Elie Wiesel: “For God’s sake, where is God?”

From The Writer’s Almanac:

It’s the birthday of writer and concentration camp survivor Elie Wiesel, born in a small village in Transylvania in 1928. He grew up in a Hasidic community and learned to love reading by studying the Pentateuch and other sacred texts. When he was 15, he and his family were taken to the Auschwitz concentration camp. His mother, sister, and father were all killed before World War II was over.

Wiesel survived the camp, but he couldn’t write about his experiences for 10 years. Finally, a mentor, François Mauriac, persuaded Wiesel to write about the war. He wrote a 900-page memoir, which he condensed into the 127-page book called Night (1955). It has become one of the most widely read books about the Holocaust. In 1986, Wiesel received the Nobel Prize in literature for his writing and teaching.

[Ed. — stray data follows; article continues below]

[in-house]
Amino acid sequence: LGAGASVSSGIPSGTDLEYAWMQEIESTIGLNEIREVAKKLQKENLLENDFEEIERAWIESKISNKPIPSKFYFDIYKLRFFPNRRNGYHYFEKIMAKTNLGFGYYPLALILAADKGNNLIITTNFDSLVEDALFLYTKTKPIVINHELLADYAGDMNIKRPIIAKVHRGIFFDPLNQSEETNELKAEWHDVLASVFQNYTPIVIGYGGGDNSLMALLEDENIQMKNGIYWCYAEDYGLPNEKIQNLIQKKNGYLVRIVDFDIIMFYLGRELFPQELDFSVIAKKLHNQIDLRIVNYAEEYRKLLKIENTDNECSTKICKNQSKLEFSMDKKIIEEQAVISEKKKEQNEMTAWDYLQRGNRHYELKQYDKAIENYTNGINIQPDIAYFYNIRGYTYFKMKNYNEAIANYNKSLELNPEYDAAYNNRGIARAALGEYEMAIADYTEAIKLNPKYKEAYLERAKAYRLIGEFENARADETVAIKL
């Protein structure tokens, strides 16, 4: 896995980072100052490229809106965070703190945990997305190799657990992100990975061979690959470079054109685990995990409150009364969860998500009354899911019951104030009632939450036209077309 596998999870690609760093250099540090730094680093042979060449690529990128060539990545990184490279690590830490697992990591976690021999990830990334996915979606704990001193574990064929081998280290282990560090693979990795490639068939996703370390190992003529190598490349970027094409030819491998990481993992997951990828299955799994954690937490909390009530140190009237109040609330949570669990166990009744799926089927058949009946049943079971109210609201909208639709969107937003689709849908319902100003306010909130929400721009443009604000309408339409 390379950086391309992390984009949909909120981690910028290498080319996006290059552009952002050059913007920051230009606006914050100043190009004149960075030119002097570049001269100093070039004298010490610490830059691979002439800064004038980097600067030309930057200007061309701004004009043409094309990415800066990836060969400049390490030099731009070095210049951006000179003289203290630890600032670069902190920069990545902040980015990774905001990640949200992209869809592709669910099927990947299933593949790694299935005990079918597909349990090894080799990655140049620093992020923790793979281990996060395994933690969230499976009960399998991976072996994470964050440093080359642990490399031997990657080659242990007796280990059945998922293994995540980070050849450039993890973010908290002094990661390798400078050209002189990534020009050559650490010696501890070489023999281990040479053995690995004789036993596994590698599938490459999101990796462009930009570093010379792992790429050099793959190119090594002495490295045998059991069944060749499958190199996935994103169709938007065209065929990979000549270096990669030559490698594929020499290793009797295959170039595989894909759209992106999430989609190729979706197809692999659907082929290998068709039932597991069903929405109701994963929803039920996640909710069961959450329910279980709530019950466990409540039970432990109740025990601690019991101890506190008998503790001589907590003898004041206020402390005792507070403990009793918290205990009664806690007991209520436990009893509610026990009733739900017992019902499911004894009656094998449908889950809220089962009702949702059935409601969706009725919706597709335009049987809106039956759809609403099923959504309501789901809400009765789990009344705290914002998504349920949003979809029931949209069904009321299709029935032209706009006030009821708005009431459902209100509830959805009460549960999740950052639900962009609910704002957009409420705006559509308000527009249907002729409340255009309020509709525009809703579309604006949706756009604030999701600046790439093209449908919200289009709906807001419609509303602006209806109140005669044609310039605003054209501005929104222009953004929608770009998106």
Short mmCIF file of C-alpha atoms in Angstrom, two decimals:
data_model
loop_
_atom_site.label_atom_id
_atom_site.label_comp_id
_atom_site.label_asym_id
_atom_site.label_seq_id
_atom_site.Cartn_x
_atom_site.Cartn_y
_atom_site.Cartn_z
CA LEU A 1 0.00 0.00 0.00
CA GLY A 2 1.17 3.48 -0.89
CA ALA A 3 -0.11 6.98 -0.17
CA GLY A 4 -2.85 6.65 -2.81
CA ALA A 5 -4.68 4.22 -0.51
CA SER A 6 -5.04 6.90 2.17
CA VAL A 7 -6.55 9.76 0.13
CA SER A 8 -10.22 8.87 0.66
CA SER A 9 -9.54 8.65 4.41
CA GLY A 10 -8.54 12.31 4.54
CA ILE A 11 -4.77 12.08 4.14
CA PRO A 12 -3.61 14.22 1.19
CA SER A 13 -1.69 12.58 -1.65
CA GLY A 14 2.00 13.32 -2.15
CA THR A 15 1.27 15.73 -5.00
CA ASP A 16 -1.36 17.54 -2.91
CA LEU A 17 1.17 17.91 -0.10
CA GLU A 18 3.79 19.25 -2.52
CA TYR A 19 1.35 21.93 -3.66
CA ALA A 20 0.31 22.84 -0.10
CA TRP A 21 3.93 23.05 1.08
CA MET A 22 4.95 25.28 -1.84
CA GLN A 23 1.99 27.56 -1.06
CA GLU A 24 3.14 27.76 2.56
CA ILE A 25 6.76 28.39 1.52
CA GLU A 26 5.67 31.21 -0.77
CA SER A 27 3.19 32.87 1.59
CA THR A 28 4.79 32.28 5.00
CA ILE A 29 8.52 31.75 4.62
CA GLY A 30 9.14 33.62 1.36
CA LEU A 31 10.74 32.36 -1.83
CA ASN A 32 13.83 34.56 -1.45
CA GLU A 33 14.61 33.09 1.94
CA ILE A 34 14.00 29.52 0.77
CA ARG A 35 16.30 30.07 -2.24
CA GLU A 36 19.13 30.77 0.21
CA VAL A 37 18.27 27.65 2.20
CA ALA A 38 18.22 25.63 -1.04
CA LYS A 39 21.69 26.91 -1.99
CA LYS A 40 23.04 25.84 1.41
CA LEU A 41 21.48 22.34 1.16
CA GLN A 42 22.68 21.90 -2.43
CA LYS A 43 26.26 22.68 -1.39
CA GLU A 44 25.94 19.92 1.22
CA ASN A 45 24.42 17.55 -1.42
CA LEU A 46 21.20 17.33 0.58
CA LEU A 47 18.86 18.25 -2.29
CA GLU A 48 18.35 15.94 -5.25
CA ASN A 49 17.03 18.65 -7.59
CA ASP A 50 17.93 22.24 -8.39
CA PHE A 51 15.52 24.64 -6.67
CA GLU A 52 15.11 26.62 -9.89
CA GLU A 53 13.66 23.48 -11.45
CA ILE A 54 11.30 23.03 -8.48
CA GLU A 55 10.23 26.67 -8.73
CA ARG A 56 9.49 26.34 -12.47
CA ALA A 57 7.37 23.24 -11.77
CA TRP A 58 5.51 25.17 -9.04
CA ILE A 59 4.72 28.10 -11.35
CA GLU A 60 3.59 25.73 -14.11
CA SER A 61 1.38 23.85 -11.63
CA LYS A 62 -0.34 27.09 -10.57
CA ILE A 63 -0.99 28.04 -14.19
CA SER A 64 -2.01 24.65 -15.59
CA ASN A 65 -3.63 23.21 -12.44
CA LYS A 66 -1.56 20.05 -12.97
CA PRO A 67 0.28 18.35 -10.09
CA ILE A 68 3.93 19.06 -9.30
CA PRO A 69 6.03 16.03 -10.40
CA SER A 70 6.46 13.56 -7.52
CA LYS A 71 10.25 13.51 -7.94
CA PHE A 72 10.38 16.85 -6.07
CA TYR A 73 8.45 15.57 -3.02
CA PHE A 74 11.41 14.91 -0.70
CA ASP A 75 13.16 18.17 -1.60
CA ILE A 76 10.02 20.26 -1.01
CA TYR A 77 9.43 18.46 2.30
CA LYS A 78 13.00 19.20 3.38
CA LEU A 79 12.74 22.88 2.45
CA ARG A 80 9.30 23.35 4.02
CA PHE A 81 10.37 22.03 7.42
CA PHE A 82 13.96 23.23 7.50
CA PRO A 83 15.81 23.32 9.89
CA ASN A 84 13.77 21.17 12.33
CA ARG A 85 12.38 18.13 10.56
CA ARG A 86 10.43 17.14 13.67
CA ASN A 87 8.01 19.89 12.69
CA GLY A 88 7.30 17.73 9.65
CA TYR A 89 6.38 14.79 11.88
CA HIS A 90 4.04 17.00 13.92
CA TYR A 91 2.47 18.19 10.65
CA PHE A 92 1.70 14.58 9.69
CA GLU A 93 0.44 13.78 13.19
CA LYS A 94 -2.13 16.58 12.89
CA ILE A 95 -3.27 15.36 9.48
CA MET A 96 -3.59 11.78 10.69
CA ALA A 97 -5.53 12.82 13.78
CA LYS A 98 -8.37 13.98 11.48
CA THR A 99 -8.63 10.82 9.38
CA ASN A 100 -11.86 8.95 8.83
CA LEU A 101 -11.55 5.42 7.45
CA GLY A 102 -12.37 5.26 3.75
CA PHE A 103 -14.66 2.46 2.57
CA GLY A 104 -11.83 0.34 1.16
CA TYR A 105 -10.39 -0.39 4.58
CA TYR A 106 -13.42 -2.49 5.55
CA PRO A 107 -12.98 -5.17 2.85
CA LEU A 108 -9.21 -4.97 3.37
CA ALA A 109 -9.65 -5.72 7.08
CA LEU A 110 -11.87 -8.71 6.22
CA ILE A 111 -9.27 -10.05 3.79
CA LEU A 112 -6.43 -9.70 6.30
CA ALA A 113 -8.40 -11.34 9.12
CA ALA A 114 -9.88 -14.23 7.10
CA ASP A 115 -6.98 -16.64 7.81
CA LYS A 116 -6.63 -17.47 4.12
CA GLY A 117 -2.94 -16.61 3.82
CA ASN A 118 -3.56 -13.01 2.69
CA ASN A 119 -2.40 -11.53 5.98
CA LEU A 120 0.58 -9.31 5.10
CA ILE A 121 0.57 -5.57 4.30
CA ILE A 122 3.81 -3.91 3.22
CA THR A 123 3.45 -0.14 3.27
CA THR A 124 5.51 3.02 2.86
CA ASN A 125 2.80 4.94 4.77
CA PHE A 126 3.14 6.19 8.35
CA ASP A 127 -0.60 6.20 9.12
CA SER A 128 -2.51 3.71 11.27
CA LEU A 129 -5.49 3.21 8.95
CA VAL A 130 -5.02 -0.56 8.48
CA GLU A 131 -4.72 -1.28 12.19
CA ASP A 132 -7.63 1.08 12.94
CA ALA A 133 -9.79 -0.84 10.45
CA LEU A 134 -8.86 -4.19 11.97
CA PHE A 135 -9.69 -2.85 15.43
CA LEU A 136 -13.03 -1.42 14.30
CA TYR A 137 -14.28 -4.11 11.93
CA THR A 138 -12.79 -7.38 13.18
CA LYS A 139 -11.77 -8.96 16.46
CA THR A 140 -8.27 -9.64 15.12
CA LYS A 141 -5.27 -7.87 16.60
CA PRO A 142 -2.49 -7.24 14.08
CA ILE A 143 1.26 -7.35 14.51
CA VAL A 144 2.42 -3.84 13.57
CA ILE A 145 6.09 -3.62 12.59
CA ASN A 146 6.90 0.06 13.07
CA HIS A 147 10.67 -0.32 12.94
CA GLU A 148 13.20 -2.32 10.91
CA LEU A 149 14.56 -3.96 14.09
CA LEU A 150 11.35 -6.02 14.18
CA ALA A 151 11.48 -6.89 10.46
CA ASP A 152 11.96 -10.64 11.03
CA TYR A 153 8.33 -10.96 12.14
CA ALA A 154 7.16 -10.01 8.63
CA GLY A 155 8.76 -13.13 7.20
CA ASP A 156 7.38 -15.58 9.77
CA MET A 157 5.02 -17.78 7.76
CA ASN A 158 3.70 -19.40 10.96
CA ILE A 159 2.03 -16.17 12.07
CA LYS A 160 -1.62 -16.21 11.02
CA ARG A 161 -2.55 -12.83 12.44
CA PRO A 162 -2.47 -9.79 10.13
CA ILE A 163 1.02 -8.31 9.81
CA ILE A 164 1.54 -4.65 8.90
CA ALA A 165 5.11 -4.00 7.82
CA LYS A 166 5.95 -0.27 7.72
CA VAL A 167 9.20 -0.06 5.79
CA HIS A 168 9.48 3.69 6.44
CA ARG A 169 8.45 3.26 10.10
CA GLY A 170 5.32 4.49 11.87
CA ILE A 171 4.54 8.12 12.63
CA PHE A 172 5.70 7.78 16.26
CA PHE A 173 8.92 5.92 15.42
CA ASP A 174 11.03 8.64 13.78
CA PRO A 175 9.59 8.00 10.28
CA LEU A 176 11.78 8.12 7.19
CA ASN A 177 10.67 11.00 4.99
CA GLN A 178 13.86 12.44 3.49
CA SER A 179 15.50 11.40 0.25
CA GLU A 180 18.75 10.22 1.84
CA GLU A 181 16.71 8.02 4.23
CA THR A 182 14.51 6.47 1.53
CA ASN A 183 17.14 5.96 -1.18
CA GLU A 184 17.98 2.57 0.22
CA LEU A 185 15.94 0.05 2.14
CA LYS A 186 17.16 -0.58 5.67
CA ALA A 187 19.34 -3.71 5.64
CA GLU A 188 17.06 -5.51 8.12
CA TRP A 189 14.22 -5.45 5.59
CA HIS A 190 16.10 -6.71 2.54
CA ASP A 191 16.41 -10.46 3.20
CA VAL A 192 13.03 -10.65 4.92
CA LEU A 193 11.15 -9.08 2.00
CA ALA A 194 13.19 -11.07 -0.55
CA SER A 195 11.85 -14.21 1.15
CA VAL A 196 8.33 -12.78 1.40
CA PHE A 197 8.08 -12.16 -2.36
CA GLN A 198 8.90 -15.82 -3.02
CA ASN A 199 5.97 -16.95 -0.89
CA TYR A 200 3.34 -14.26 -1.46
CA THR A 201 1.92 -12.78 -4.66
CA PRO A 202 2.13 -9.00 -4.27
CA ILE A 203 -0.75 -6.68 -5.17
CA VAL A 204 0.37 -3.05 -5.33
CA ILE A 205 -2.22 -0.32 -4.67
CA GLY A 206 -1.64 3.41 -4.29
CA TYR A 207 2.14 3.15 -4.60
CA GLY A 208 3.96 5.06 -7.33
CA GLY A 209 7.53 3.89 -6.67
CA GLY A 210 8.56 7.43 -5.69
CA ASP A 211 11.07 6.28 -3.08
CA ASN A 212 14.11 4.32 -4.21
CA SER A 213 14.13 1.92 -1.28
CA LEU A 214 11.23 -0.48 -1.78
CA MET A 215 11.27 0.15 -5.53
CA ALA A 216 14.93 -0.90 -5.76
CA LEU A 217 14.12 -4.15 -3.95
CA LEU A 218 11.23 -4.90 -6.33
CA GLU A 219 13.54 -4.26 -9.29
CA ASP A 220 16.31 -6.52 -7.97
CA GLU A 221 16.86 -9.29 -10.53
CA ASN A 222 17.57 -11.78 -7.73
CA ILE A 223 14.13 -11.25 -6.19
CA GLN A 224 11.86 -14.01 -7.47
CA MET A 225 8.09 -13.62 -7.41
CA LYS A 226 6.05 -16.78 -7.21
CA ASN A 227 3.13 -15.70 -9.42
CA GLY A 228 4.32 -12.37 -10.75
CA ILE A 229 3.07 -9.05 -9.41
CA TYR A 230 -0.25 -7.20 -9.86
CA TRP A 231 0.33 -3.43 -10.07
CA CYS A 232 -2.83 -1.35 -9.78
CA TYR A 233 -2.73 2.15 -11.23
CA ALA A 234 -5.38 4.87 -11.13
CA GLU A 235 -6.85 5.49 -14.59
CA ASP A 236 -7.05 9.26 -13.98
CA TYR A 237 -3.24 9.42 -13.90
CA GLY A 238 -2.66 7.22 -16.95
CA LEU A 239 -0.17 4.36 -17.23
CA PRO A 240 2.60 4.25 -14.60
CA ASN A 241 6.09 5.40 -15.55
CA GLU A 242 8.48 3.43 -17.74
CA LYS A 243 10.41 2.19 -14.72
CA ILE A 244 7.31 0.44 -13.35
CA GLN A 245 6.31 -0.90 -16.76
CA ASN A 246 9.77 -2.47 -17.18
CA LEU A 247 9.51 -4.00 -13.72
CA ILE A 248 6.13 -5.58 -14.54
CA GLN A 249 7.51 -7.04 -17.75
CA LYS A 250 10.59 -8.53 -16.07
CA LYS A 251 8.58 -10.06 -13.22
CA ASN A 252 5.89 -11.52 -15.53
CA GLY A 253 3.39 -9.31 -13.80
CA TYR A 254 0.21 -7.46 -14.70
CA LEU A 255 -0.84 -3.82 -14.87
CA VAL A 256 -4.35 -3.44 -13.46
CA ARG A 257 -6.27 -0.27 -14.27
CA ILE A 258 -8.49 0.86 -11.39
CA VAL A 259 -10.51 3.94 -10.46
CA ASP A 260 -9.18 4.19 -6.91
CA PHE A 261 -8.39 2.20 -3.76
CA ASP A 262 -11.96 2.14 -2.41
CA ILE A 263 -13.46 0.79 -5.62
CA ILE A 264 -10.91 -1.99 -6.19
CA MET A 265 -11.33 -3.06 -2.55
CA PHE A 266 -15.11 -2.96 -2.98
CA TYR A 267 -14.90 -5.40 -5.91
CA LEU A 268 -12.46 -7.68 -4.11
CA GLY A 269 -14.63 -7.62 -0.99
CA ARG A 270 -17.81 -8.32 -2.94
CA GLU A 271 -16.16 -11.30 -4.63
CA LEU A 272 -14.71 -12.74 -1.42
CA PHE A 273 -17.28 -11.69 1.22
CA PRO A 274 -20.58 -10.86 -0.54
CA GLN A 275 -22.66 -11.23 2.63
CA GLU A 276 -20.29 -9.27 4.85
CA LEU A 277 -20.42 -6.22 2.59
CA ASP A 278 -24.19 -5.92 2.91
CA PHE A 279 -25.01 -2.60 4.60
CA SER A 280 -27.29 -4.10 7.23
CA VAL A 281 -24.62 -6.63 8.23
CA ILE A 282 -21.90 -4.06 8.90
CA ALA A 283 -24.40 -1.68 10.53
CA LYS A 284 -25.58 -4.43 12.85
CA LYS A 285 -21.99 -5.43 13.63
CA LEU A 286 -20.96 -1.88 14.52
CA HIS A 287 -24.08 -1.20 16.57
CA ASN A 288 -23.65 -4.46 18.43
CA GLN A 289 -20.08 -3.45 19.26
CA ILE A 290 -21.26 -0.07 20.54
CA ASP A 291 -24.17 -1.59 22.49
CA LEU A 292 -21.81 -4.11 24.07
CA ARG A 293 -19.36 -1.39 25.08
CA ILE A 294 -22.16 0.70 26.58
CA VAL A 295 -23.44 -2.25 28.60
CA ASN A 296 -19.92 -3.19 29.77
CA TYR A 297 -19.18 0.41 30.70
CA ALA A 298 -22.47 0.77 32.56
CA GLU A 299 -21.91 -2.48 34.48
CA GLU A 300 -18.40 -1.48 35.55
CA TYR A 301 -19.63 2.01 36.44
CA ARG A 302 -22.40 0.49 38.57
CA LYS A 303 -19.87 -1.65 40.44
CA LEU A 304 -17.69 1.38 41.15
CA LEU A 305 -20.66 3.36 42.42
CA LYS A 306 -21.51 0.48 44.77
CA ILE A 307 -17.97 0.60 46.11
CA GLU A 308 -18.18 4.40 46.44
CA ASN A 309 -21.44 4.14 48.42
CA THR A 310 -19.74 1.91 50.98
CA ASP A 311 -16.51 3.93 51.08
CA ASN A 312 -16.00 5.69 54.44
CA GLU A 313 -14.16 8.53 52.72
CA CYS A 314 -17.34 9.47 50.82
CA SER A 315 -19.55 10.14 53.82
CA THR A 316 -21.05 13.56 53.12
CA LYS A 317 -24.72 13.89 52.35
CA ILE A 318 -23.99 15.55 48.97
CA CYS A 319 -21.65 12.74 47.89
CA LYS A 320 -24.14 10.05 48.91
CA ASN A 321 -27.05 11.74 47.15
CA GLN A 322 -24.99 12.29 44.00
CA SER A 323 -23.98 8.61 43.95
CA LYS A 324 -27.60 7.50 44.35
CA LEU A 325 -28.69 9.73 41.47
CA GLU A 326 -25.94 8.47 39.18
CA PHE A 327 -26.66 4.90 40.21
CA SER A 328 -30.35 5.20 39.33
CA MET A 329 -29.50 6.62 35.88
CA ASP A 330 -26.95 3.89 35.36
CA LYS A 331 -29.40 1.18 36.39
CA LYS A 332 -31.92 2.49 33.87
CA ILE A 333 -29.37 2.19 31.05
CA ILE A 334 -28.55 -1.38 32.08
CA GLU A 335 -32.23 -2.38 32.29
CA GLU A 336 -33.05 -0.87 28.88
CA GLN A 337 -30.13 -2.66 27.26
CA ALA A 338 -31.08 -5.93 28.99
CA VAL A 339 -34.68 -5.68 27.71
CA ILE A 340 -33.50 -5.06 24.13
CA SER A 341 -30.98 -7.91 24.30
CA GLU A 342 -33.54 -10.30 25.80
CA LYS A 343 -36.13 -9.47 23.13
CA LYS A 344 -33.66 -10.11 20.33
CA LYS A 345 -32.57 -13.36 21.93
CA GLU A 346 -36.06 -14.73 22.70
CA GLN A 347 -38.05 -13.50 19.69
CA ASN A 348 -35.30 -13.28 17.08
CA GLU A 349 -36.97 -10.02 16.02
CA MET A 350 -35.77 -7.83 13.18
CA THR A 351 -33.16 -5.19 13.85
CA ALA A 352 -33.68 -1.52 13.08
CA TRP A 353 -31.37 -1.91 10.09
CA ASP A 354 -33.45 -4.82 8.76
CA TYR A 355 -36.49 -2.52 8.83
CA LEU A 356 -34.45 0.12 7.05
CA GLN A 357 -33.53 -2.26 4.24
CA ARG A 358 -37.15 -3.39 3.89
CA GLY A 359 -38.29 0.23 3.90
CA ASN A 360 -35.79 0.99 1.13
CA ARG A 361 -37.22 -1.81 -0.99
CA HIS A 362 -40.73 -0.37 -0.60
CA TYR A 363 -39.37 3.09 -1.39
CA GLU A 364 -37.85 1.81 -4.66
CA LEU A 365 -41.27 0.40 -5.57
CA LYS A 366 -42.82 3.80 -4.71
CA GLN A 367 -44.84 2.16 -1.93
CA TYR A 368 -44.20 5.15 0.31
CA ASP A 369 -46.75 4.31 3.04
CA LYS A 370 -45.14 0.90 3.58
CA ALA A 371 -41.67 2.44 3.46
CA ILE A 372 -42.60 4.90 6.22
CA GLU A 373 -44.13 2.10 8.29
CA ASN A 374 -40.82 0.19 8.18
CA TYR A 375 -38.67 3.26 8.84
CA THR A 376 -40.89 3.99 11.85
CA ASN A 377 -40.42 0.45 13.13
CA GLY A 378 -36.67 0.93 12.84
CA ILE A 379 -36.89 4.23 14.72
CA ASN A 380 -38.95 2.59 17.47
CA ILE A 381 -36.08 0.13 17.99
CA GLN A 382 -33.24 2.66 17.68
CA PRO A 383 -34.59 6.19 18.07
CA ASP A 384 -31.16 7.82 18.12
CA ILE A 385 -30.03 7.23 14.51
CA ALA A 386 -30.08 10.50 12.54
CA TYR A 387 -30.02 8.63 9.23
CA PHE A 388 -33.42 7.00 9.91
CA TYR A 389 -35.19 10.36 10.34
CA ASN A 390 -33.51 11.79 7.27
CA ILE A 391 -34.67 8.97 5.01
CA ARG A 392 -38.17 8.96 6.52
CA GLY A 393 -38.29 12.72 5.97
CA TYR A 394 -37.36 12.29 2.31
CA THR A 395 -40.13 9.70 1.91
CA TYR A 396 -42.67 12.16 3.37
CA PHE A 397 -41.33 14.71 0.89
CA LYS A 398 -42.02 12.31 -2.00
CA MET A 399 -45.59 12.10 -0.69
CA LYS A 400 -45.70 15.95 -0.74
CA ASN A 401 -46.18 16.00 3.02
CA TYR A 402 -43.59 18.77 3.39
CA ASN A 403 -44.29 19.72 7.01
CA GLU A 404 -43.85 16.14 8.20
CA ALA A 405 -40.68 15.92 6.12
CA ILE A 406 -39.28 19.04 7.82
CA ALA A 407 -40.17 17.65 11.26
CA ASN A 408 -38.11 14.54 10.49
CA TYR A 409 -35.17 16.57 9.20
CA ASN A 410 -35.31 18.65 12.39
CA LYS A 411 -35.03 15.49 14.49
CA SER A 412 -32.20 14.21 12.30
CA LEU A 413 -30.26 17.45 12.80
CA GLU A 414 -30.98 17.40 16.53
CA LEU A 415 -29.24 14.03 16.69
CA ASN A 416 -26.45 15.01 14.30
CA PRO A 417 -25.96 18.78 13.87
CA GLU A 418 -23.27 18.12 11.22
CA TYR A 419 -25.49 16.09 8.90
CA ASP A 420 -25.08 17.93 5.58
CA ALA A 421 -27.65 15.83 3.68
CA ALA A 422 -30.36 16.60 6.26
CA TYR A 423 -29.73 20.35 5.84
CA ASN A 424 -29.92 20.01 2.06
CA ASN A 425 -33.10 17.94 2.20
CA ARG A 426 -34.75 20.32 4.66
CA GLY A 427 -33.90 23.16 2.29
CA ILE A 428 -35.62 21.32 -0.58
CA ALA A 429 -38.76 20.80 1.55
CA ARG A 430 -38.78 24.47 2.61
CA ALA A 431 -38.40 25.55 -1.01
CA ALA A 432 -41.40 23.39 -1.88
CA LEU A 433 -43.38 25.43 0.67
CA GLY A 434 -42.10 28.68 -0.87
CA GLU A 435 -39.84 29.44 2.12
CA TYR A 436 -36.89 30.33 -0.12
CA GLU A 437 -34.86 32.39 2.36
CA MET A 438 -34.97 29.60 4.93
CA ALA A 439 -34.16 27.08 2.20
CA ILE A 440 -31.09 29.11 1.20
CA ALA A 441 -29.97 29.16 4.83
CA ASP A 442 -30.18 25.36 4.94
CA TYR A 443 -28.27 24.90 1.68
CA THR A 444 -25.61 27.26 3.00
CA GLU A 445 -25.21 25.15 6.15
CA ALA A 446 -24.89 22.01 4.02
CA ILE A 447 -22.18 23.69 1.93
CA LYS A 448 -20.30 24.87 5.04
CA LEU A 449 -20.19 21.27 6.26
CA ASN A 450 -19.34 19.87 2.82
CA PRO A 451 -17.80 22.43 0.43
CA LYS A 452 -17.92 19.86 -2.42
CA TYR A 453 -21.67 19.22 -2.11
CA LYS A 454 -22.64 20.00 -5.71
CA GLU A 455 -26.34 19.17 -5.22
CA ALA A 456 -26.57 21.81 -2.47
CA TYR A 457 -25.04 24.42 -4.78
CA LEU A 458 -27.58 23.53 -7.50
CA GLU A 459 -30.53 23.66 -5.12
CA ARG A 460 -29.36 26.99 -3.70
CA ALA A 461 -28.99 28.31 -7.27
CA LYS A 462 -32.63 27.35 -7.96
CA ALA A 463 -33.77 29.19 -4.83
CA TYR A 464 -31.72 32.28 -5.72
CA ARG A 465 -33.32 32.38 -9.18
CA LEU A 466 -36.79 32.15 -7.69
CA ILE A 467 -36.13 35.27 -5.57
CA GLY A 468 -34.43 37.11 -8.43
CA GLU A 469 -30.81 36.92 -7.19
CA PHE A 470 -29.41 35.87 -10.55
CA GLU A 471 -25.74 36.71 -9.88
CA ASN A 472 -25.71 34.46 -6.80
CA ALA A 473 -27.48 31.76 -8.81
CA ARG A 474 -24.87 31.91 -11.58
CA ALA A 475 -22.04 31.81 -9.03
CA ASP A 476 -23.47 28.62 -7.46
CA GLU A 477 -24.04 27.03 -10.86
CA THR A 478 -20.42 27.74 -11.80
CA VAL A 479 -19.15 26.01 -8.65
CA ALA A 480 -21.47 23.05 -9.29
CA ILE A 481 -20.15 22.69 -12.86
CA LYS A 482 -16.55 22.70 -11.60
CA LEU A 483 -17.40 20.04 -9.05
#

A passage from Night: “Then came the march past the victims. The two men were no longer alive. Their tongues were hanging out, swollen and bluish. But the third rope was still moving: the child, too light, was still breathing. And so he remained for more than half an hour, lingering between life and death, writhing before our eyes. And we were forced to look at him at close range. He was still alive when I passed him. His tongue was still red, his eyes not yet extinguished. Behind me, I heard the same man asking:

“For God’s sake, where is God?”

And from within me, I heard a voice answer:

“Where He is? This is where—hanging here from this gallows…”

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